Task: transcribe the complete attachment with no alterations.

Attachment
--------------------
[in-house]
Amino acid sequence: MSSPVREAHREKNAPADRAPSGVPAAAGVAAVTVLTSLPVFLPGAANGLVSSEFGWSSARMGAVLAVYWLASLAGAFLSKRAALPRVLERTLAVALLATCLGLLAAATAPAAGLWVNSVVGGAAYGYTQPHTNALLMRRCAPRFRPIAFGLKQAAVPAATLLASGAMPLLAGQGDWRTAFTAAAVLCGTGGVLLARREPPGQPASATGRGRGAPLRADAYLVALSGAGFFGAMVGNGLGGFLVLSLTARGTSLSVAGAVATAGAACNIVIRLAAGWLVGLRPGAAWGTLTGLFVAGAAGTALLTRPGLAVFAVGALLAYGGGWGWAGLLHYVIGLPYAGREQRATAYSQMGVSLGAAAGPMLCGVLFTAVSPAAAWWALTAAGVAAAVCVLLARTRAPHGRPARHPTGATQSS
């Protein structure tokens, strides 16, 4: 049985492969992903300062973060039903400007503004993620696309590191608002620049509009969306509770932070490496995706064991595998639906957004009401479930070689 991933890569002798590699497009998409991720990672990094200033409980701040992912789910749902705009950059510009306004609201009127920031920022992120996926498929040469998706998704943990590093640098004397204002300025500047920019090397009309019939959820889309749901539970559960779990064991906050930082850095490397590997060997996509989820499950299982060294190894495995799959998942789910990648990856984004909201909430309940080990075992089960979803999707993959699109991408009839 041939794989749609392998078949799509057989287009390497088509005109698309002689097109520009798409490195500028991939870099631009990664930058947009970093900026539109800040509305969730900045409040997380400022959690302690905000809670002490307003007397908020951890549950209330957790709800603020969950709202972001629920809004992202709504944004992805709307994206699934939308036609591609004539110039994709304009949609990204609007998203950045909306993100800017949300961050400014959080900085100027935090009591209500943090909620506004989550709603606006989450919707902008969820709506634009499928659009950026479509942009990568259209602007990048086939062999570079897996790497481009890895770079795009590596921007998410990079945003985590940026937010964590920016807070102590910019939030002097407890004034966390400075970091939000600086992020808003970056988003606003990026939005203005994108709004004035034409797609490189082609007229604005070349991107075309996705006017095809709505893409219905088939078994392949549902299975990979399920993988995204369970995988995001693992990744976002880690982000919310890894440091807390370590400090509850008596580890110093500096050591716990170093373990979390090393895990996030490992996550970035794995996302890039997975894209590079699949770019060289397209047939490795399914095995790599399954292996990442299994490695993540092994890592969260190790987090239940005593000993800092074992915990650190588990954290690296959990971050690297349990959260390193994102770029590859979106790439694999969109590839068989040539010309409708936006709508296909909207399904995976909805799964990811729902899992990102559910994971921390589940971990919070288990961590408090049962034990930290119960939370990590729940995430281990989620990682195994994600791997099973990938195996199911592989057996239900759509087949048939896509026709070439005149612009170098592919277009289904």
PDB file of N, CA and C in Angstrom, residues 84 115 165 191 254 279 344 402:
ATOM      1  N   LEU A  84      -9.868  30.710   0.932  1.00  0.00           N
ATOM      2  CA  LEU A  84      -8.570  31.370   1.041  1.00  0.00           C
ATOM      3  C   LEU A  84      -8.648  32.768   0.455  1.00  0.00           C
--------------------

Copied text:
[in-house]
Amino acid sequence: MSSPVREAHREKNAPADRAPSGVPAAAGVAAVTVLTSLPVFLPGAANGLVSSEFGWSSARMGAVLAVYWLASLAGAFLSKRAALPRVLERTLAVALLATCLGLLAAATAPAAGLWVNSVVGGAAYGYTQPHTNALLMRRCAPRFRPIAFGLKQAAVPAATLLASGAMPLLAGQGDWRTAFTAAAVLCGTGGVLLARREPPGQPASATGRGRGAPLRADAYLVALSGAGFFGAMVGNGLGGFLVLSLTARGTSLSVAGAVATAGAACNIVIRLAAGWLVGLRPGAAWGTLTGLFVAGAAGTALLTRPGLAVFAVGALLAYGGGWGWAGLLHYVIGLPYAGREQRATAYSQMGVSLGAAAGPMLCGVLFTAVSPAAAWWALTAAGVAAAVCVLLARTRAPHGRPARHPTGATQSS
């Protein structure tokens, strides 16, 4: 049985492969992903300062973060039903400007503004993620696309590191608002620049509009969306509770932070490496995706064991595998639906957004009401479930070689 991933890569002798590699497009998409991720990672990094200033409980701040992912789910749902705009950059510009306004609201009127920031920022992120996926498929040469998706998704943990590093640098004397204002300025500047920019090397009309019939959820889309749901539970559960779990064991906050930082850095490397590997060997996509989820499950299982060294190894495995799959998942789910990648990856984004909201909430309940080990075992089960979803999707993959699109991408009839 041939794989749609392998078949799509057989287009390497088509005109698309002689097109520009798409490195500028991939870099631009990664930058947009970093900026539109800040509305969730900045409040997380400022959690302690905000809670002490307003007397908020951890549950209330957790709800603020969950709202972001629920809004992202709504944004992805709307994206699934939308036609591609004539110039994709304009949609990204609007998203950045909306993100800017949300961050400014959080900085100027935090009591209500943090909620506004989550709603606006989450919707902008969820709506634009499928659009950026479509942009990568259209602007990048086939062999570079897996790497481009890895770079795009590596921007998410990079945003985590940026937010964590920016807070102590910019939030002097407890004034966390400075970091939000600086992020808003970056988003606003990026939005203005994108709004004035034409797609490189082609007229604005070349991107075309996705006017095809709505893409219905088939078994392949549902299975990979399920993988995204369970995988995001693992990744976002880690982000919310890894440091807390370590400090509850008596580890110093500096050591716990170093373990979390090393895990996030490992996550970035794995996302890039997975894209590079699949770019060289397209047939490795399914095995790599399954292996990442299994490695993540092994890592969260190790987090239940005593000993800092074992915990650190588990954290690296959990971050690297349990959260390193994102770029590859979106790439694999969109590839068989040539010309409708936006709508296909909207399904995976909805799964990811729902899992990102559910994971921390589940971990919070288990961590408090049962034990930290119960939370990590729940995430281990989620990682195994994600791997099973990938195996199911592989057996239900759509087949048939896509026709070439005149612009170098592919277009289904």
PDB file of N, CA and C in Angstrom, residues 84 115 165 191 254 279 344 402:
ATOM      1  N   LEU A  84      -9.868  30.710   0.932  1.00  0.00           N
ATOM      2  CA  LEU A  84      -8.570  31.370   1.041  1.00  0.00           C
ATOM      3  C   LEU A  84      -8.648  32.768   0.455  1.00  0.00           C